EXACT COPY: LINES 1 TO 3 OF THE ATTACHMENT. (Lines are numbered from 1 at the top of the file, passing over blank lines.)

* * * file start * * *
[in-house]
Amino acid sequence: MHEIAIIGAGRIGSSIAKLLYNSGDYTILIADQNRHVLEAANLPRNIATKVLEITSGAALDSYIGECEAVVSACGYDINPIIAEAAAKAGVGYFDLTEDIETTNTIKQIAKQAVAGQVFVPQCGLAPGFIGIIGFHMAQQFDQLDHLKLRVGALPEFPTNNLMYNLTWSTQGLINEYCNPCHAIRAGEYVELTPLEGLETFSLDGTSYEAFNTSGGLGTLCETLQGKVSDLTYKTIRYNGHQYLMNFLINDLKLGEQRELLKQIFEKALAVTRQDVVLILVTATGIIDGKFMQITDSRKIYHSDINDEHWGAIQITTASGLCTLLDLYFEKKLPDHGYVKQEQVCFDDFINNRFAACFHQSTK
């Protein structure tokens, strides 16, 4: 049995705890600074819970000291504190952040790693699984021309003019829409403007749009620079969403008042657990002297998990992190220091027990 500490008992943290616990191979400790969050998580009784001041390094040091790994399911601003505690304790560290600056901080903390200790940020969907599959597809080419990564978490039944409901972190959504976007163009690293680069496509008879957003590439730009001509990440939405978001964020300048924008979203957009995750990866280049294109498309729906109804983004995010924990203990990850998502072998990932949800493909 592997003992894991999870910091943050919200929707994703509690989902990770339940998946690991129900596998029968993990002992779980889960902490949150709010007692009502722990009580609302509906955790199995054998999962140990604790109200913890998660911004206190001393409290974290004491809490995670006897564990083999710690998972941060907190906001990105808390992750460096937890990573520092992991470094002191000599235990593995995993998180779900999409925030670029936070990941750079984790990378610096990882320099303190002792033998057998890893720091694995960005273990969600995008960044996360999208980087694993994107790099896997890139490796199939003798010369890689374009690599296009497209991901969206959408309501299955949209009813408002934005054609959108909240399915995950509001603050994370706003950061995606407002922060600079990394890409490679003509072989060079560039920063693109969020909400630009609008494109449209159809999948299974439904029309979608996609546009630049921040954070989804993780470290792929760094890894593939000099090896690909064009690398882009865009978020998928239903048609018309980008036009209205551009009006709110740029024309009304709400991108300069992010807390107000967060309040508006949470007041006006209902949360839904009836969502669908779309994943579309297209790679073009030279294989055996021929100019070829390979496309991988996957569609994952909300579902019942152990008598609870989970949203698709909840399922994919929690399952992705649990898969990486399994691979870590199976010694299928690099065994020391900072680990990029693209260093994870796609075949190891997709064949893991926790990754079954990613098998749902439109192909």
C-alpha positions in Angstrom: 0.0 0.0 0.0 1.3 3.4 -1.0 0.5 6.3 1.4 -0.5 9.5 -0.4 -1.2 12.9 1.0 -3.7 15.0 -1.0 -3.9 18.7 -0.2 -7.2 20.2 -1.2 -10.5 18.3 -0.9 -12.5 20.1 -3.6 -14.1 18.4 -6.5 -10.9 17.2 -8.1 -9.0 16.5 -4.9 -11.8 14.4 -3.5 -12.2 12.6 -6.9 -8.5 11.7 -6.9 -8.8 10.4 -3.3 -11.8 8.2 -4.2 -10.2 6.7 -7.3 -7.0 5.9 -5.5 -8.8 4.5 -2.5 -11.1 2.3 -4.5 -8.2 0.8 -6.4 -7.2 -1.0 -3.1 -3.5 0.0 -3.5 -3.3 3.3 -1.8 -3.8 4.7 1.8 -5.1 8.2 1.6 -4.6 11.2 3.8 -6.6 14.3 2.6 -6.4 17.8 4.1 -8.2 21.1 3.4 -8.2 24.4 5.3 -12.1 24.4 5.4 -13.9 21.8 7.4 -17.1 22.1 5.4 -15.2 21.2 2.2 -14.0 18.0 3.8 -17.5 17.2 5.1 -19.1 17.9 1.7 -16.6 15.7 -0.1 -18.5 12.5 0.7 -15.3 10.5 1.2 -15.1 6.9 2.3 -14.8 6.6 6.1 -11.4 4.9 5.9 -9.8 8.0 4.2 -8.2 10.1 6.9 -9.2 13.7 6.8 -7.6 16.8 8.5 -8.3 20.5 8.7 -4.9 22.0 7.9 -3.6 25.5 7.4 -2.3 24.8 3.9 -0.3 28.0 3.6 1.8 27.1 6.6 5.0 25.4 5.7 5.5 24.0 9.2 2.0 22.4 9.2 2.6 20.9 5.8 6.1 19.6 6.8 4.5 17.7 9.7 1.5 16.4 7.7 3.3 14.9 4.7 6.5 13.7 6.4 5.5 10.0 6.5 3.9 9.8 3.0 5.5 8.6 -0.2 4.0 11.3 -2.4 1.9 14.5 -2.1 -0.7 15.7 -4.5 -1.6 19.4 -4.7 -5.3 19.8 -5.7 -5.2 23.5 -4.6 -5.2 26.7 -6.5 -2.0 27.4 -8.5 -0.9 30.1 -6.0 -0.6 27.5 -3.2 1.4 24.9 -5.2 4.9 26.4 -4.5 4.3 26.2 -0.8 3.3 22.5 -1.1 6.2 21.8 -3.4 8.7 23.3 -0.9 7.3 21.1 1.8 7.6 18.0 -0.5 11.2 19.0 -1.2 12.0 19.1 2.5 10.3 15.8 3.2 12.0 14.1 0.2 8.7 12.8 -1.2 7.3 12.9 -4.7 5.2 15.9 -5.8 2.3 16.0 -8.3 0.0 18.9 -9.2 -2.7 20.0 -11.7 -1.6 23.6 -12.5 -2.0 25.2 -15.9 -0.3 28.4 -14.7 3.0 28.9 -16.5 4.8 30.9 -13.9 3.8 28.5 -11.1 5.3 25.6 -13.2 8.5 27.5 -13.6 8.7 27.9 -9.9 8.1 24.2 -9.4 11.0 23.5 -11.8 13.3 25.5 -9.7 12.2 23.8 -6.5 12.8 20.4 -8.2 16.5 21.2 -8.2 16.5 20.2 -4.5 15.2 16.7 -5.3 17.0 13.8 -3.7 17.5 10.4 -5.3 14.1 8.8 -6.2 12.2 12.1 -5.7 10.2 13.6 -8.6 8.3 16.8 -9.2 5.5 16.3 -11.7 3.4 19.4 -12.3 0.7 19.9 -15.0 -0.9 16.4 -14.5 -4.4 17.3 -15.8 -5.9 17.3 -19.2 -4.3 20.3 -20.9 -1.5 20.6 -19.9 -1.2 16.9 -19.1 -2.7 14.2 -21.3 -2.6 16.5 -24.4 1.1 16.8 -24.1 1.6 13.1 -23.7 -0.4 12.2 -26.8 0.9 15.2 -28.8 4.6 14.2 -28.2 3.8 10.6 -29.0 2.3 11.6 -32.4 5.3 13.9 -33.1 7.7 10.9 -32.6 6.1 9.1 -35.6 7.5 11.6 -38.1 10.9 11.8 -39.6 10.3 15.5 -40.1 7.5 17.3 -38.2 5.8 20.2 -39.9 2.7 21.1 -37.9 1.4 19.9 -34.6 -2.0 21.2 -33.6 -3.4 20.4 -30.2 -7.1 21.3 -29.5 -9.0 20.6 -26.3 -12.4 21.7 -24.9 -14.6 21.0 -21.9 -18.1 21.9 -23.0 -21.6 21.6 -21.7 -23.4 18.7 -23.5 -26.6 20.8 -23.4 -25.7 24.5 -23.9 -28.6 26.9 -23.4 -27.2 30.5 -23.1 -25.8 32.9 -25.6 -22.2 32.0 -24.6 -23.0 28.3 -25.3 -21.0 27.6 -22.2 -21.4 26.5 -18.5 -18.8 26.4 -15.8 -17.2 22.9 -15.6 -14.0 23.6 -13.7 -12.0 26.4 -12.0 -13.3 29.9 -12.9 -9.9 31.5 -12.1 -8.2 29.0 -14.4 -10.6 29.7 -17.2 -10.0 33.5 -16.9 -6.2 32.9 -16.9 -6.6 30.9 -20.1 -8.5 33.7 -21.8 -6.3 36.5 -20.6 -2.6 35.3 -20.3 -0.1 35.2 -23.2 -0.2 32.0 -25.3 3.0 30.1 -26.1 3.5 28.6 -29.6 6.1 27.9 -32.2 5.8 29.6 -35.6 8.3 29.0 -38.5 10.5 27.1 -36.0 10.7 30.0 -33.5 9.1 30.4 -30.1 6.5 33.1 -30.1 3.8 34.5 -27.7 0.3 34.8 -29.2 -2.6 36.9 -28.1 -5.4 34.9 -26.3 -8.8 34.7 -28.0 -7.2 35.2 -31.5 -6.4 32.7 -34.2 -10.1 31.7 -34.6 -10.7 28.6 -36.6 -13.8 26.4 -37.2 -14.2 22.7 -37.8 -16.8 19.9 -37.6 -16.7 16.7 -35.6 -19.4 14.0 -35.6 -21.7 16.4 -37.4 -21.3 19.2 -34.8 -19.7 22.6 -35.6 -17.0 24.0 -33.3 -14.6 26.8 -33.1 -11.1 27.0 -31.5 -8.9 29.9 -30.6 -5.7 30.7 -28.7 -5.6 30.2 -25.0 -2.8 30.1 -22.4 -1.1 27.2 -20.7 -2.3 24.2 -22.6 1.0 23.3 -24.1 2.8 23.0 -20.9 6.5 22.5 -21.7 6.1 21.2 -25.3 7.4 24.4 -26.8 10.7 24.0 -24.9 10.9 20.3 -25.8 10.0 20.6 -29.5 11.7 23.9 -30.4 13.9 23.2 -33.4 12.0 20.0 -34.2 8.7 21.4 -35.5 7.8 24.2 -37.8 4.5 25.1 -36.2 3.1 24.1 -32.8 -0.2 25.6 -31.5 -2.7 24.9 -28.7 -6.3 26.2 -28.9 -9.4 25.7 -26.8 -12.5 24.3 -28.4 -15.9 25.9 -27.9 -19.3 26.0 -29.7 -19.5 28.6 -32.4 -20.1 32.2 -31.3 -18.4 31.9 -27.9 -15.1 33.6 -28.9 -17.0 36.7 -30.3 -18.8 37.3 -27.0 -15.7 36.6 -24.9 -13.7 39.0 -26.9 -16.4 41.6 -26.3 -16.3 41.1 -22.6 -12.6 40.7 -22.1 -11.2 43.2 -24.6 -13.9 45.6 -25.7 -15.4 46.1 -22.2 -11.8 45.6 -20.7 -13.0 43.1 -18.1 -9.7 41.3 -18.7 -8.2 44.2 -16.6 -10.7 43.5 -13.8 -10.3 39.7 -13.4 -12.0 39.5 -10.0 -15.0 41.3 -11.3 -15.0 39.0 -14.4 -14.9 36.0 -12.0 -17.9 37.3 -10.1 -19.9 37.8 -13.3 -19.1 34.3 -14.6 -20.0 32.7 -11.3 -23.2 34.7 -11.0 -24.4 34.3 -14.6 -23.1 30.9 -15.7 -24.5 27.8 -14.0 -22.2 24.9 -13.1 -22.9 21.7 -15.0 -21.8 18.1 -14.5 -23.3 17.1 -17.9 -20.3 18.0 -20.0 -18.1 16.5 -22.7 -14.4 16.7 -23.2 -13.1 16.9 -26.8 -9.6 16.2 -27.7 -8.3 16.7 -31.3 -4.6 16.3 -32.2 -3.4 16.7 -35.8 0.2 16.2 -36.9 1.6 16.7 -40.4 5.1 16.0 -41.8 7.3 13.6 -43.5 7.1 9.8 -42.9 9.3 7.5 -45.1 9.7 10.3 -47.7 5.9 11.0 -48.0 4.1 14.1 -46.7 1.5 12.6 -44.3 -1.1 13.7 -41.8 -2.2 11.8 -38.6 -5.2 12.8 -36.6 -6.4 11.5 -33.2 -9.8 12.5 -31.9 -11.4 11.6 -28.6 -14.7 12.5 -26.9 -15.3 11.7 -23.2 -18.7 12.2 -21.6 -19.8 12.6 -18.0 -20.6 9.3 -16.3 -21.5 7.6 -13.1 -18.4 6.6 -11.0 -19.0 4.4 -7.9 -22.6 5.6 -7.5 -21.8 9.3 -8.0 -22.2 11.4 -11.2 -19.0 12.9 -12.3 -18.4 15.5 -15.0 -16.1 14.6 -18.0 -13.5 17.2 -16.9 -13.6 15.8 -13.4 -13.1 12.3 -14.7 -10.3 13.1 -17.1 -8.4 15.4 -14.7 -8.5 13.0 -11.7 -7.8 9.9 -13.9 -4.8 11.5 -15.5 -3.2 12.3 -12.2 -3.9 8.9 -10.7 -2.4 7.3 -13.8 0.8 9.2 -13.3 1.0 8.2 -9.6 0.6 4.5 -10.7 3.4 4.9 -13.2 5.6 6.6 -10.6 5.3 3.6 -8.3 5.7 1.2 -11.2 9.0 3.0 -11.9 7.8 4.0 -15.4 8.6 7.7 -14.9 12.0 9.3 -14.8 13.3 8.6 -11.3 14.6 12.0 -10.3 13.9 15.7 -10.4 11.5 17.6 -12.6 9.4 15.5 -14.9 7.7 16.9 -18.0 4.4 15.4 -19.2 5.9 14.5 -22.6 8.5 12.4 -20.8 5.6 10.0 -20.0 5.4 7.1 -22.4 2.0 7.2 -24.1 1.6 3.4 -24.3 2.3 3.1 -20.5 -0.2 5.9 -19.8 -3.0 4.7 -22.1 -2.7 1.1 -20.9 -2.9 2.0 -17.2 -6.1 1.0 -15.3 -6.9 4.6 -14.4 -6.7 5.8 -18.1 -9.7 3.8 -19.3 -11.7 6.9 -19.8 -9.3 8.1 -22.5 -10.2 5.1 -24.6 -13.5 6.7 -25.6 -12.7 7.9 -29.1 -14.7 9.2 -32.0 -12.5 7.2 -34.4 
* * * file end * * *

[in-house]
Amino acid sequence: MHEIAIIGAGRIGSSIAKLLYNSGDYTILIADQNRHVLEAANLPRNIATKVLEITSGAALDSYIGECEAVVSACGYDINPIIAEAAAKAGVGYFDLTEDIETTNTIKQIAKQAVAGQVFVPQCGLAPGFIGIIGFHMAQQFDQLDHLKLRVGALPEFPTNNLMYNLTWSTQGLINEYCNPCHAIRAGEYVELTPLEGLETFSLDGTSYEAFNTSGGLGTLCETLQGKVSDLTYKTIRYNGHQYLMNFLINDLKLGEQRELLKQIFEKALAVTRQDVVLILVTATGIIDGKFMQITDSRKIYHSDINDEHWGAIQITTASGLCTLLDLYFEKKLPDHGYVKQEQVCFDDFINNRFAACFHQSTK
């Protein structure tokens, strides 16, 4: 049995705890600074819970000291504190952040790693699984021309003019829409403007749009620079969403008042657990002297998990992190220091027990 500490008992943290616990191979400790969050998580009784001041390094040091790994399911601003505690304790560290600056901080903390200790940020969907599959597809080419990564978490039944409901972190959504976007163009690293680069496509008879957003590439730009001509990440939405978001964020300048924008979203957009995750990866280049294109498309729906109804983004995010924990203990990850998502072998990932949800493909 592997003992894991999870910091943050919200929707994703509690989902990770339940998946690991129900596998029968993990002992779980889960902490949150709010007692009502722990009580609302509906955790199995054998999962140990604790109200913890998660911004206190001393409290974290004491809490995670006897564990083999710690998972941060907190906001990105808390992750460096937890990573520092992991470094002191000599235990593995995993998180779900999409925030670029936070990941750079984790990378610096990882320099303190002792033998057998890893720091694995960005273990969600995008960044996360999208980087694993994107790099896997890139490796199939003798010369890689374009690599296009497209991901969206959408309501299955949209009813408002934005054609959108909240399915995950509001603050994370706003950061995606407002922060600079990394890409490679003509072989060079560039920063693109969020909400630009609008494109449209159809999948299974439904029309979608996609546009630049921040954070989804993780470290792929760094890894593939000099090896690909064009690398882009865009978020998928239903048609018309980008036009209205551009009006709110740029024309009304709400991108300069992010807390107000967060309040508006949470007041006006209902949360839904009836969502669908779309994943579309297209790679073009030279294989055996021929100019070829390979496309991988996957569609994952909300579902019942152990008598609870989970949203698709909840399922994919929690399952992705649990898969990486399994691979870590199976010694299928690099065994020391900072680990990029693209260093994870796609075949190891997709064949893991926790990754079954990613098998749902439109192909």